When I clicked on the blue ‘DV Berkom Books’ link, I was taken directly to her site where I saw that she had published a post 2 hours before. I couldn’t remember seeing it on my Reader so where was it?

Back in my WP Reader, I scrolled down checking the published times of the posts displayed there. Again, the majority were from RGS and a few other prolific bloggers. And all had been published within the last hour.

By this point I was down to the last 1/5 of the list and still only seeing posts published in the previous hour. Instead of giving up, however, I persevered and finally found DV’s post at the 2 hour mark.

If you’re wondering how I know when posts are published, you can see the location of the timestamp here:

WP followed sites 3

I also found a slew of other single-post friends down in the nether regions. [Single-post bloggers being those people who post on average just one post per day].They had all been pushed off my radar because:

  • they had arrived while I was asleep [I live in the southern hemisphere],
  • a few, highly prolific blogs had crowded them out,
  • and I rarely check the very bottom of my Reader list.

One thing I still don’t know is how long posts hang around in my Reader before they’re shunted off entirely. 4 hours? 5? 24? If anyone knows could you please tell me in comments?

Now that I know what the problems are, I’m faced with a choice; I can either see the prolific posts that clog up my Reader or I can see the single posts published by my friends, but I really can’t see both.

Why? Because even if I scrolled right to the bottom of my Reader list every day, it would only happen once a day, so effectively, the prolific blog posts would still crowd the single-posters out.

In reality, the choice is no choice at all. I’m following close to 500 bloggers. I don’t want to see just 6 or 7 of them per day. Unfortunately, WordPress does not give me much in the way of options. I can control how often [if at all] I receive email notifications about blog posts, but I cannot control how often [if at all] I see posts displayed in my Reader. So, basically, it’s an all or nothing situation. If I follow a blog, I get everything that blog publishes. The only way to reduce the volume of posts is to unfollow the blog entirely.

And that is what I’ve done. RGS is no more.

If you’ve ever wondered how to unfollow blogs in WordPress, simply click the ‘Manage’ button next to the ‘Followed sites’ option. Once the list of followed sites is displayed, navigate to the site you wish to unfollow and click the small button to the right of the name:

WP followed sites 2

So I’ve just gone through and unfollowed the prolific bloggers. Sorry guys.:(

I’m not happy about this, and not just because I enjoyed the tech posts. I’m a single-post blogger, as are most of my friends, so I have to wonder whether our posts are being seen at all, or are they getting crowded out by the professionals? [I have no idea if the prolific bloggers are professionals or not, but as many of them reblog posts from other sources, I have to wonder where they get the time to find all this material].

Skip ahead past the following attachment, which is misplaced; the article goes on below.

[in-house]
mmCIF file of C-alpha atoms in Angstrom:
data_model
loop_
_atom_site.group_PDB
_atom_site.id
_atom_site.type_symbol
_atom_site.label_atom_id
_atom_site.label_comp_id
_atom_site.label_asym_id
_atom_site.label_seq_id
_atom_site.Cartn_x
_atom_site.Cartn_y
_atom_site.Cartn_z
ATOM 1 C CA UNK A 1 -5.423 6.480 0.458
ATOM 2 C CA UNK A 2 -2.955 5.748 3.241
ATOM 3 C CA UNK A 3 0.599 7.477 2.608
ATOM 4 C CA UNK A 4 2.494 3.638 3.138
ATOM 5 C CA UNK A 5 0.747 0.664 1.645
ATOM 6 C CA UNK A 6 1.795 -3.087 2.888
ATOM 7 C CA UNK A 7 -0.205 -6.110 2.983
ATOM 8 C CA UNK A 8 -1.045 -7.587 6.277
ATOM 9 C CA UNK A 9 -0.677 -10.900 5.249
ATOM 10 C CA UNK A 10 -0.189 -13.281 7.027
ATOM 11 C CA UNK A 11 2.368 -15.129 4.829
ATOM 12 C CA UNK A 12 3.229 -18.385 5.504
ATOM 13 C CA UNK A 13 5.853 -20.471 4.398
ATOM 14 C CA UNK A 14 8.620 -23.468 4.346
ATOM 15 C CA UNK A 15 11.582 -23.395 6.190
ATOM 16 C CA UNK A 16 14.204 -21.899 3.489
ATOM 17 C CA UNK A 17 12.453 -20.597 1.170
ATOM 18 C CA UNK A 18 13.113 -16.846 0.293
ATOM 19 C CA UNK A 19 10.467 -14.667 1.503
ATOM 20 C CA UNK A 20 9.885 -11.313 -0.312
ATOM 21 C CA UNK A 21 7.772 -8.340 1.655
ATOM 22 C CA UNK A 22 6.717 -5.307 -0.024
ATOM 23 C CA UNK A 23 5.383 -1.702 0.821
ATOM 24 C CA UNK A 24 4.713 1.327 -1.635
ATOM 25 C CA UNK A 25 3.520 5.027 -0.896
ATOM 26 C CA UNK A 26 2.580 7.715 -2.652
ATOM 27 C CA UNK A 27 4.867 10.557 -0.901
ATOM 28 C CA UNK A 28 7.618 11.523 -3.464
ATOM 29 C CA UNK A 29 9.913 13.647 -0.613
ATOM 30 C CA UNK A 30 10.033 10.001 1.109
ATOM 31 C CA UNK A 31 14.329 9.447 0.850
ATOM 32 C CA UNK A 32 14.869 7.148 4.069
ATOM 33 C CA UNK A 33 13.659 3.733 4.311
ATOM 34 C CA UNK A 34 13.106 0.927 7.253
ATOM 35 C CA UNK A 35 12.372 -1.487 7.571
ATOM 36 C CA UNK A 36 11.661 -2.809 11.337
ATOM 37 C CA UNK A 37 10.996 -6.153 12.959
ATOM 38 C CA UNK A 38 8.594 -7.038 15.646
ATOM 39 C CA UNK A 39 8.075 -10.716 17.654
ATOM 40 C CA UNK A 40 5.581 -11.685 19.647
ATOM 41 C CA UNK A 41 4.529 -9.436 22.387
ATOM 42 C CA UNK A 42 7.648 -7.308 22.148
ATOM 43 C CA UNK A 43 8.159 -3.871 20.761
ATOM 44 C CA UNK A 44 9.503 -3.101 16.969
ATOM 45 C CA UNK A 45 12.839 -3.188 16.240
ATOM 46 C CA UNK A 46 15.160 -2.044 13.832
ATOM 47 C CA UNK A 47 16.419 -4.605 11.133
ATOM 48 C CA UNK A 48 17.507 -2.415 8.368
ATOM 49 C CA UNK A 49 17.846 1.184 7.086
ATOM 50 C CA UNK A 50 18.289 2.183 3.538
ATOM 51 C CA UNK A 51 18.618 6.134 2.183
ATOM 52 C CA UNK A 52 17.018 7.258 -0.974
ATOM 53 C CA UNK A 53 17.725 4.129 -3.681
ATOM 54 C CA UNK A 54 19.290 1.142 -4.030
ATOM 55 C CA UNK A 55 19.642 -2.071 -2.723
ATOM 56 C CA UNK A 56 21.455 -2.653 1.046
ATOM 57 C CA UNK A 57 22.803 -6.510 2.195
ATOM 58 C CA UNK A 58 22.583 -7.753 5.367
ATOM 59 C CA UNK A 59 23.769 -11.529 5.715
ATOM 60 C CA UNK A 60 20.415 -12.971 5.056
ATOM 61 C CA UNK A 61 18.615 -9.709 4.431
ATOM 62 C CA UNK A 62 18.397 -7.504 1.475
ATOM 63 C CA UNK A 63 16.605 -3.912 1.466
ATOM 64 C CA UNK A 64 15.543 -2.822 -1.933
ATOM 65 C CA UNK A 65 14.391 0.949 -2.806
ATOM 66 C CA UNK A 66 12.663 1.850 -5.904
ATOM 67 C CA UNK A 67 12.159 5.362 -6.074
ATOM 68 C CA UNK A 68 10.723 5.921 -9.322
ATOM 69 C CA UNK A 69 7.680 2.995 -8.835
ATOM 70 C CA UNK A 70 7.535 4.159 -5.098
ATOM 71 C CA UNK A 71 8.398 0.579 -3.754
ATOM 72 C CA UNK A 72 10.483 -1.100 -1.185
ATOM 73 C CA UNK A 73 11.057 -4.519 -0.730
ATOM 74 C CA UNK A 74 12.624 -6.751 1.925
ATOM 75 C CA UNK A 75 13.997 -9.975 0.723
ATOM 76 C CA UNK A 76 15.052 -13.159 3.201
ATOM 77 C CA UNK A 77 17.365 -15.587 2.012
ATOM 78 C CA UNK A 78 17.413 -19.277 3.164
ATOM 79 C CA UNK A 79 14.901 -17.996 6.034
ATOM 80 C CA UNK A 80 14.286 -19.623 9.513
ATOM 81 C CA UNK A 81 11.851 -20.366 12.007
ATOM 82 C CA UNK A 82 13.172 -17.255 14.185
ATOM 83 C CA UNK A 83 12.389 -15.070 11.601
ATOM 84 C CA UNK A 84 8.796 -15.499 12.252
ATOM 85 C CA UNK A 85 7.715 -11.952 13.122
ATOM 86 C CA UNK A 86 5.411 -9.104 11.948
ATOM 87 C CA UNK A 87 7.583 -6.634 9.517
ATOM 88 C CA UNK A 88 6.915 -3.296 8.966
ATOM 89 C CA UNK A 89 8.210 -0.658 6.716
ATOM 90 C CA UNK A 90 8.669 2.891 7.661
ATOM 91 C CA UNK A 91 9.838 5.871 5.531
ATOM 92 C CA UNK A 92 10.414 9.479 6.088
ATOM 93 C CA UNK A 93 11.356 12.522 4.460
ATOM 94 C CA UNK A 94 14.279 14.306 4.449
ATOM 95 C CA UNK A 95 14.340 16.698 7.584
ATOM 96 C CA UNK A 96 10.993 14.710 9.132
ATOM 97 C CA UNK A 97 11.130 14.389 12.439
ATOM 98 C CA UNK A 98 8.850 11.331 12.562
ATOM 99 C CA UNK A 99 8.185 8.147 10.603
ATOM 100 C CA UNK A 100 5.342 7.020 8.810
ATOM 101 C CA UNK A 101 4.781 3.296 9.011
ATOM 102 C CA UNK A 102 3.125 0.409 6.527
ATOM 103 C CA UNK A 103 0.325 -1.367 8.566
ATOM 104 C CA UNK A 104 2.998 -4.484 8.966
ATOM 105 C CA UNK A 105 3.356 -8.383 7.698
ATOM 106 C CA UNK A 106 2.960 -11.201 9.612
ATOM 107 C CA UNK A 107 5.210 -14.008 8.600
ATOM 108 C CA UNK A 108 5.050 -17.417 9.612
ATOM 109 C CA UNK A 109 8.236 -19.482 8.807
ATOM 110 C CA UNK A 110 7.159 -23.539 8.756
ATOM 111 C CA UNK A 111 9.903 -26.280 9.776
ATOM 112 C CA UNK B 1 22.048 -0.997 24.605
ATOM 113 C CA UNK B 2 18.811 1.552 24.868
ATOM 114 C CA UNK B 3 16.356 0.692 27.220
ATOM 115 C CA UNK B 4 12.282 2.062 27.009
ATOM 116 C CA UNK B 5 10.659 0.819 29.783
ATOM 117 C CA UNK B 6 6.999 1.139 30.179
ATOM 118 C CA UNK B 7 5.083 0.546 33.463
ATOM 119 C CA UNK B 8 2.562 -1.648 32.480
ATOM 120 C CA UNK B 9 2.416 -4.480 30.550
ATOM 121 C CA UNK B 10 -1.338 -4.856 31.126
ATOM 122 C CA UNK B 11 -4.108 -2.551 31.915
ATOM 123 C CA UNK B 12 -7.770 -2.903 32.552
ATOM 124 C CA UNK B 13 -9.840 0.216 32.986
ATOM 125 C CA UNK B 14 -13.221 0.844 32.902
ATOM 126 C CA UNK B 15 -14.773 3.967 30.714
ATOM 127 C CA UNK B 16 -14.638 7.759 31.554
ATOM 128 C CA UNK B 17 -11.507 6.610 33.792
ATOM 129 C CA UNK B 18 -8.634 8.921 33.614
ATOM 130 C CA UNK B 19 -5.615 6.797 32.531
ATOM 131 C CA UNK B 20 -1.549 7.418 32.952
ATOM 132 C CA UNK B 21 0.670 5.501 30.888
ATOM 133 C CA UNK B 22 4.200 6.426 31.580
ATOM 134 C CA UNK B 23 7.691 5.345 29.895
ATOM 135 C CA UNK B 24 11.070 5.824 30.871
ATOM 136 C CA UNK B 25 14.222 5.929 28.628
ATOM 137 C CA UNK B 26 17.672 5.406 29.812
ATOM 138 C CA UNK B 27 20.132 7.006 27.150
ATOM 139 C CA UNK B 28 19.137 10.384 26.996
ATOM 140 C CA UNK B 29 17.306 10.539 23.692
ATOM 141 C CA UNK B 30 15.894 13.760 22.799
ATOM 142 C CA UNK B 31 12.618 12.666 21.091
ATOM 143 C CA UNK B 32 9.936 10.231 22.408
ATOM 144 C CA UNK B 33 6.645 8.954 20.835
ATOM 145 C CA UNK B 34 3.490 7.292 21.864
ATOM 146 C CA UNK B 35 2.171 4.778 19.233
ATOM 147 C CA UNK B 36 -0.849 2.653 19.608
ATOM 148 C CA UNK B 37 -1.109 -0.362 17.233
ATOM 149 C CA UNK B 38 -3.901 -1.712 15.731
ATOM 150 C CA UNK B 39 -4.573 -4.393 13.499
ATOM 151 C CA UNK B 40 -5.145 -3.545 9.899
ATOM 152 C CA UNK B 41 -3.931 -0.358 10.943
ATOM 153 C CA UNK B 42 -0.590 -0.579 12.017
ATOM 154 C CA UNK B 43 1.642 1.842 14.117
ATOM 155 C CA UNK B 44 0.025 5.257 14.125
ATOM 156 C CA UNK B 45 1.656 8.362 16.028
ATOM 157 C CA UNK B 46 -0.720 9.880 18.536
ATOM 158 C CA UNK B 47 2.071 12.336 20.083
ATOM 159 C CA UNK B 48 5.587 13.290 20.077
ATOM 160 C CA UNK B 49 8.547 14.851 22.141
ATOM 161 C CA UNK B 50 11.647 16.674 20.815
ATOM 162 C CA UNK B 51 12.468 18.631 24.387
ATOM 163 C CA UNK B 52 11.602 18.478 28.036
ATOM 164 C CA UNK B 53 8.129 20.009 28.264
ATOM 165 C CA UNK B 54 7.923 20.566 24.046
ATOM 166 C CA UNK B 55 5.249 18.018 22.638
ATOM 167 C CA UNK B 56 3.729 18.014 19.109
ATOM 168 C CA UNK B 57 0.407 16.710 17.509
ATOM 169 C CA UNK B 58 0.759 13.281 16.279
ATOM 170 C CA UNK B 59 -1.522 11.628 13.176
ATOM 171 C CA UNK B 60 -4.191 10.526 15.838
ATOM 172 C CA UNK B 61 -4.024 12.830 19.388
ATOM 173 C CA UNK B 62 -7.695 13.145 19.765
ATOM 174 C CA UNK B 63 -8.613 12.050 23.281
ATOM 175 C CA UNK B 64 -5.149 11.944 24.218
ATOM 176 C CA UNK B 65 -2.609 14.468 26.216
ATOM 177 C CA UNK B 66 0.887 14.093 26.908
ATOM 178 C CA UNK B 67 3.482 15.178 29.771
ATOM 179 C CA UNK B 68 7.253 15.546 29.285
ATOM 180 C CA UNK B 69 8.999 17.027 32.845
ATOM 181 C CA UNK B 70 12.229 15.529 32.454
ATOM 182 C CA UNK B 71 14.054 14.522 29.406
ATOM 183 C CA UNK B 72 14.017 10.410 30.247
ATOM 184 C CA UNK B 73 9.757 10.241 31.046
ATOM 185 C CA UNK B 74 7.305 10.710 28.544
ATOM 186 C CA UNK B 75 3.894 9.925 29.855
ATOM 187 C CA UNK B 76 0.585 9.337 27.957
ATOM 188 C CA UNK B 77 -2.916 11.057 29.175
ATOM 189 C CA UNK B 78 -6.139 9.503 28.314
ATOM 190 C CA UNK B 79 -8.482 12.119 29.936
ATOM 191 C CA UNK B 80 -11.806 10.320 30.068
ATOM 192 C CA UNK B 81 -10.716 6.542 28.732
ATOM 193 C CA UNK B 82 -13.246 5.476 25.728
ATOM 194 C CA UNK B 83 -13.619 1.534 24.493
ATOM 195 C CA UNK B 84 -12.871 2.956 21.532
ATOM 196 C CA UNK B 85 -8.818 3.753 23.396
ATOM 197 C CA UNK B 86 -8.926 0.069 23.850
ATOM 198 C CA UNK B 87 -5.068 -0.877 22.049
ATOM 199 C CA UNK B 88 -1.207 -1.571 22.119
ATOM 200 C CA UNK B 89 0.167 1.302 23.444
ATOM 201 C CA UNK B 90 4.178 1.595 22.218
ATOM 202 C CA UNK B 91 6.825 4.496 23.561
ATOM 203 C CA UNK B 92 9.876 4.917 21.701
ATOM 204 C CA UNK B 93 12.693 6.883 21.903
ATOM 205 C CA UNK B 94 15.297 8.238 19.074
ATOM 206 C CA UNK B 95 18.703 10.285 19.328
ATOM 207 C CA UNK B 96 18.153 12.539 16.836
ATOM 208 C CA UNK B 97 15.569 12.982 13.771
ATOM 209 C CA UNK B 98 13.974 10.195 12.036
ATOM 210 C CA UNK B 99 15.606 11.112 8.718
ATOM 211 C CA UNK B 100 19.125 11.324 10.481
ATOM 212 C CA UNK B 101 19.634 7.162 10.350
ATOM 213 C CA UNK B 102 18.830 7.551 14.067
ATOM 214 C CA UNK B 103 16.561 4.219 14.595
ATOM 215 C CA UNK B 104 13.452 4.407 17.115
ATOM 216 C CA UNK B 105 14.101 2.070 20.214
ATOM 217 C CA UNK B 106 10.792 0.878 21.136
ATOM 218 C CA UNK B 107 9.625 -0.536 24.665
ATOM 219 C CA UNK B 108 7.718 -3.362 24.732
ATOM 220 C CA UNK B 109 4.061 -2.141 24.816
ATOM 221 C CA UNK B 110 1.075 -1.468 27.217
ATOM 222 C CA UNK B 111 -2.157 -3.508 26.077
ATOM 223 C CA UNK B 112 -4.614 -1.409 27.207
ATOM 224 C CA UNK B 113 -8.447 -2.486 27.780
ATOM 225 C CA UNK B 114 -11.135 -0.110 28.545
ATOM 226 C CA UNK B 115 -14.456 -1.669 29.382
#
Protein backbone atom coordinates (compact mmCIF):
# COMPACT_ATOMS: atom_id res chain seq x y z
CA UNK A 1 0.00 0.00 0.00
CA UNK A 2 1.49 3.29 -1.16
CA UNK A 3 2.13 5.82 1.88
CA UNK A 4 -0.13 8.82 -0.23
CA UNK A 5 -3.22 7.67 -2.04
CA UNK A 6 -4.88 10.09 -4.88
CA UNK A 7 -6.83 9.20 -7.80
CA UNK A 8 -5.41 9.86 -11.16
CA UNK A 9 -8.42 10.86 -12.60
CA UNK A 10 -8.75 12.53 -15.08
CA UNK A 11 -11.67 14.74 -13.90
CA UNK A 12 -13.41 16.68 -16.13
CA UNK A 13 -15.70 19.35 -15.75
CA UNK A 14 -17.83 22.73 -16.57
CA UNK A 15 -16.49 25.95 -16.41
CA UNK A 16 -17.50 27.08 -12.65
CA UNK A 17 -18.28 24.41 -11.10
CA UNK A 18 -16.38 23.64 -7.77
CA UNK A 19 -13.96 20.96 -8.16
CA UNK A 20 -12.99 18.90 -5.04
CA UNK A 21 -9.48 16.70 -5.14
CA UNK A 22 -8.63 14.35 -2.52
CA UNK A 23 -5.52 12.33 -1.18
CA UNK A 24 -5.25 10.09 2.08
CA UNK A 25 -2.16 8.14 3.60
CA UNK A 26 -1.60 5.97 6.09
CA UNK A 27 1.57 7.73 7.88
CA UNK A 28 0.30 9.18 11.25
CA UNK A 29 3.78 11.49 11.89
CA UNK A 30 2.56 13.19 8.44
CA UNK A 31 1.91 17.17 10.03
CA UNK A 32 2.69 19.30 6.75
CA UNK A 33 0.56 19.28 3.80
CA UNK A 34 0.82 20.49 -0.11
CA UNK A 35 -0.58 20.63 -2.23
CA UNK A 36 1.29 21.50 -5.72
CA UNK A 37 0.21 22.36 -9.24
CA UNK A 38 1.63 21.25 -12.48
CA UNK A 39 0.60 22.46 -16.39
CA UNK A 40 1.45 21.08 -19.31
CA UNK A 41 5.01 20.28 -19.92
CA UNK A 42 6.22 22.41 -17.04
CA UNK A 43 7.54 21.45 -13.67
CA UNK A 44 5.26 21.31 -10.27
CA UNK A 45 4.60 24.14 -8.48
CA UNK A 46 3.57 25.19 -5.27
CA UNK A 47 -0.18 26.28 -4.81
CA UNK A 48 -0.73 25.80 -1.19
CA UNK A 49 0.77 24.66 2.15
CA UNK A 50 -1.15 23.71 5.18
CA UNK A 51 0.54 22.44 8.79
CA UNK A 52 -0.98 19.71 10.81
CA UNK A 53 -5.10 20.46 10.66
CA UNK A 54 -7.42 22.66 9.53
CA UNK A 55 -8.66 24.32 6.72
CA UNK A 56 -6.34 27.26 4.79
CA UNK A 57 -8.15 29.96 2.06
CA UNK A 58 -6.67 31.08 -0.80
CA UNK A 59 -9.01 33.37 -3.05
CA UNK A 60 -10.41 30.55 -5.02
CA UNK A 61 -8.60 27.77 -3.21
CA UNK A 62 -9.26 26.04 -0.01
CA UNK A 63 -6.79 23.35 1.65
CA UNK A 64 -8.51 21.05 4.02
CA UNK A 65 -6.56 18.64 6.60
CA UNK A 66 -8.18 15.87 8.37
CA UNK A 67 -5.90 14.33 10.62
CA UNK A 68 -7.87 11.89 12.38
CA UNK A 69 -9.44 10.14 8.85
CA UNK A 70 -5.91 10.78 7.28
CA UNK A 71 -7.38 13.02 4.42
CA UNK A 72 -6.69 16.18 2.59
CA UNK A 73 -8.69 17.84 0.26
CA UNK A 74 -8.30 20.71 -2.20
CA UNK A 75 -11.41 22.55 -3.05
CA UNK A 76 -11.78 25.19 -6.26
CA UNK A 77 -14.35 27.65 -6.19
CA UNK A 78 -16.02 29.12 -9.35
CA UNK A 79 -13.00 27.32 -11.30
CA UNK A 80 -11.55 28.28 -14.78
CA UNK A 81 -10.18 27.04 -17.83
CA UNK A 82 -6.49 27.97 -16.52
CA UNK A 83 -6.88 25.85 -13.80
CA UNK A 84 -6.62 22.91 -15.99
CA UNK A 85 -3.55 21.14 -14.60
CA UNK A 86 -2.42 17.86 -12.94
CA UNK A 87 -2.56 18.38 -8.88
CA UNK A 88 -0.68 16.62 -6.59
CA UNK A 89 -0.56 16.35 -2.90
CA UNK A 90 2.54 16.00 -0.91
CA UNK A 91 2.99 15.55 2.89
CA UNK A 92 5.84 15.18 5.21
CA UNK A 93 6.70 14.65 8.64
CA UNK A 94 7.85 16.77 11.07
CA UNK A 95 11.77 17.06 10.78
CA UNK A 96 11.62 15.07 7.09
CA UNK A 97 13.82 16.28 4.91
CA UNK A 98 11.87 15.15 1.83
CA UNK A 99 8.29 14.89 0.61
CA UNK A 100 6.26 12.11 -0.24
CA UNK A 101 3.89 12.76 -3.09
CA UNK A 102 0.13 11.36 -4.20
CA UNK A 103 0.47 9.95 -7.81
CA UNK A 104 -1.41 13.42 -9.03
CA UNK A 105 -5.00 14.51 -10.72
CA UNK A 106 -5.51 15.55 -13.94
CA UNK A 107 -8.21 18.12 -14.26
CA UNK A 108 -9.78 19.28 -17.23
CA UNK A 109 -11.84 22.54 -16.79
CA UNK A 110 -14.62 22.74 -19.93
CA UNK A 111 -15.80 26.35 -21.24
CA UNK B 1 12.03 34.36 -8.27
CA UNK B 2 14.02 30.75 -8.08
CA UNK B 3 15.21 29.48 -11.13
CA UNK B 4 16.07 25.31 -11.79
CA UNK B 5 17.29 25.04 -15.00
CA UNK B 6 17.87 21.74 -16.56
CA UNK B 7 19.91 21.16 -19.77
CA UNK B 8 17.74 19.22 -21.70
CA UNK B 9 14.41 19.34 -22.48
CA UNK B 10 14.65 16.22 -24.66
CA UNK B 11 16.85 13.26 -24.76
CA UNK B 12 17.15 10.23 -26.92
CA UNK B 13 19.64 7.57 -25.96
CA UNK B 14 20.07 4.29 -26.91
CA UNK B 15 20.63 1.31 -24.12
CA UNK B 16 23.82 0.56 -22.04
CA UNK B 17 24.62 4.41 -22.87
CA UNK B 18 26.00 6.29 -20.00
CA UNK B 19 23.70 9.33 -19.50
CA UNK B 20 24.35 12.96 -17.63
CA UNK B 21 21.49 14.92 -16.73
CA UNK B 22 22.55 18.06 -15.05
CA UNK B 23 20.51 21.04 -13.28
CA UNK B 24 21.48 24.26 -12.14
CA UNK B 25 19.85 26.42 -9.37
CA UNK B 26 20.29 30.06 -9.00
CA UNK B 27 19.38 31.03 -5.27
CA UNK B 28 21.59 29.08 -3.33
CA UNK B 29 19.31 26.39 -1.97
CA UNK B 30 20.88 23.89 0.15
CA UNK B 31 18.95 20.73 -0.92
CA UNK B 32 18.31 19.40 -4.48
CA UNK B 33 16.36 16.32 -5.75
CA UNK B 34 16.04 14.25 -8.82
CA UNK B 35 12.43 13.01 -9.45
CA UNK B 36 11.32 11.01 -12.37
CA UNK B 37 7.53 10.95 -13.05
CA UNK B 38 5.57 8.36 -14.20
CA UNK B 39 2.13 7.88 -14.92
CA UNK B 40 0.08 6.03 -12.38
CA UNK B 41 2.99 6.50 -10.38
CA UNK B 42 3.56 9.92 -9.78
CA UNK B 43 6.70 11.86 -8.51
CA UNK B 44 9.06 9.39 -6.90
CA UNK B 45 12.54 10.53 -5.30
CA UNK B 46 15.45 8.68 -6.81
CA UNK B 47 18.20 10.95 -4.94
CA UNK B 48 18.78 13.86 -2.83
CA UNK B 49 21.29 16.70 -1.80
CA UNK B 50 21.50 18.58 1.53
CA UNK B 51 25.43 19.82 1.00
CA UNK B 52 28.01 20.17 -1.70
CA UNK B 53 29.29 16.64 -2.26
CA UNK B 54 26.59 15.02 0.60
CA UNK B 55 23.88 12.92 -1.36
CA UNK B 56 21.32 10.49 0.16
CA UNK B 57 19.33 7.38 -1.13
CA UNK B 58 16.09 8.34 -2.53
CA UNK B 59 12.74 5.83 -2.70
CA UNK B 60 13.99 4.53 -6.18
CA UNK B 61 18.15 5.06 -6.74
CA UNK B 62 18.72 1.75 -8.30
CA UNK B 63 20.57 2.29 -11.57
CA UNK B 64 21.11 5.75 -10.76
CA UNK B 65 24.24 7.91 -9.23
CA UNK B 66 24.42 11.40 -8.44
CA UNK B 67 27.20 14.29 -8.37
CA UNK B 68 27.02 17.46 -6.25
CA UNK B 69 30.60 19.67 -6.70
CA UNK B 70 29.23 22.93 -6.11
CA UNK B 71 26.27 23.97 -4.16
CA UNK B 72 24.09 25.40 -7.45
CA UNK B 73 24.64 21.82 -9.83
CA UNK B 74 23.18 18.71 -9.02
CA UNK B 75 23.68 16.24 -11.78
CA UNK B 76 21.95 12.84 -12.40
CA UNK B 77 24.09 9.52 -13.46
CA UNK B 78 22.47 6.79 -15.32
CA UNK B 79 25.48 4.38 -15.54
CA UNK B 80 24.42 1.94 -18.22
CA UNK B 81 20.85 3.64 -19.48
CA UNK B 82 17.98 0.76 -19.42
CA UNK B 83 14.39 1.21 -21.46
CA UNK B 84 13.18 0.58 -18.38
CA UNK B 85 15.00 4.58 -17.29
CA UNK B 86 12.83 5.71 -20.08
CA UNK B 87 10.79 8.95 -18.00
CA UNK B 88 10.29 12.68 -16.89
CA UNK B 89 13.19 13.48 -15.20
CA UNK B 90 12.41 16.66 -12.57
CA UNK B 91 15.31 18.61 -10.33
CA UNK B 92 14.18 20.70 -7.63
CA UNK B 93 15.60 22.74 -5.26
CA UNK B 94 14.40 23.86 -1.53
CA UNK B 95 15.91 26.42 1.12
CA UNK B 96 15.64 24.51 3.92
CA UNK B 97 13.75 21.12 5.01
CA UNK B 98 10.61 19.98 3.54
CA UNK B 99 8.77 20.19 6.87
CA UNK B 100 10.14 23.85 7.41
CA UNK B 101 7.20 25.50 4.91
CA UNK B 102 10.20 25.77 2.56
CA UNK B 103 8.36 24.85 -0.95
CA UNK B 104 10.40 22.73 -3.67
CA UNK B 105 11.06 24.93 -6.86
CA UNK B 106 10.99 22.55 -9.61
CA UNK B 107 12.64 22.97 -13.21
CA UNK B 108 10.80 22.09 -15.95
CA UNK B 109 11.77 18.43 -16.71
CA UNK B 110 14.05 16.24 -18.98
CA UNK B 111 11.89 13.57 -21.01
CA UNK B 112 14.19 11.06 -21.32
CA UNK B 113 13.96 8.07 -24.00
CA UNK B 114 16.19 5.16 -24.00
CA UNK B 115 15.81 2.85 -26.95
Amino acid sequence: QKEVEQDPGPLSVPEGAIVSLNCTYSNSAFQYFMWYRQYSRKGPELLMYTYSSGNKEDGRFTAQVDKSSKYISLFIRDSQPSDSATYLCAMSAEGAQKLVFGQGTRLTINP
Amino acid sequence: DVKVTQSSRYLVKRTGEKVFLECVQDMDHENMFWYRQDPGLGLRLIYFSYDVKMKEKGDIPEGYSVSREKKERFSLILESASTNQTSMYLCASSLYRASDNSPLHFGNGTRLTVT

Theories aside, I know one thing for certain, I’m intensely grateful that so many of you found me and have become regulars. Love you all, and apologies for ‘neglecting’ you. 😦

cheers

Meeks


WordPress Reader and the invisible Blogs

angryOkay, this post is going to start with a question: why is my WordPress Reader filled with just 7 bloggers?

I know this can’t be some kind of weird timezone difference because Saturday morning here is still Friday in the Northern hemisphere. So how is it possible that out of all the people I follow, only 7 are active?

Fortified by a large mug of caffeine, I trolled through my Reader and came up with the following numbers:

Dream Big: 2

RGS: 26

The Mighty Mumford: 5

Venturebeat: 2

Wildsound: 2

Annas Art: 1

Christian Mihai: 1

I didn’t get to the absolute bottom of the list because…I lost interest, but the numbers are still significant in a ‘what the…?’ kind of way.

I do love tech related stuff, and there was a time when I’d look forward to seeing Venturebeat posts in my Reader. Now I rarely see them at all. Instead, I seem to have an overwhelming number of RGS posts. The RGS posts are mostly tech related too, but unlike the Venturebeat articles, RGS merely reblogs from other sites. So if this is an either or situation I’d rather have Venturebeat. Please.

But this odd imbalance in my Reader goes way beyond which brand of tech articles I get to see, it screams a deeper question – ‘Where are all my other blogger friends, and who gets to choose what I see in my Reader?’

I know my invisible blogger friends are posting because I get notifications about their posts via email, but I almost never see their posts in the Reader. Why not? Has the purpose of the Reader changed whilst I had my back turned? Isn’t it meant to be about all the bloggers I follow?

Math is not my strong suit, but this odd pattern in my Reader has been growing for some time, and it’s really starting to annoy the fecal matter out of me. Why can’t my Reader truly represent all the blogs I follow?

If anyone has an answer that doesn’t involved PhD level arithmetic, I’d really love to know.

Disgruntled.

Meeks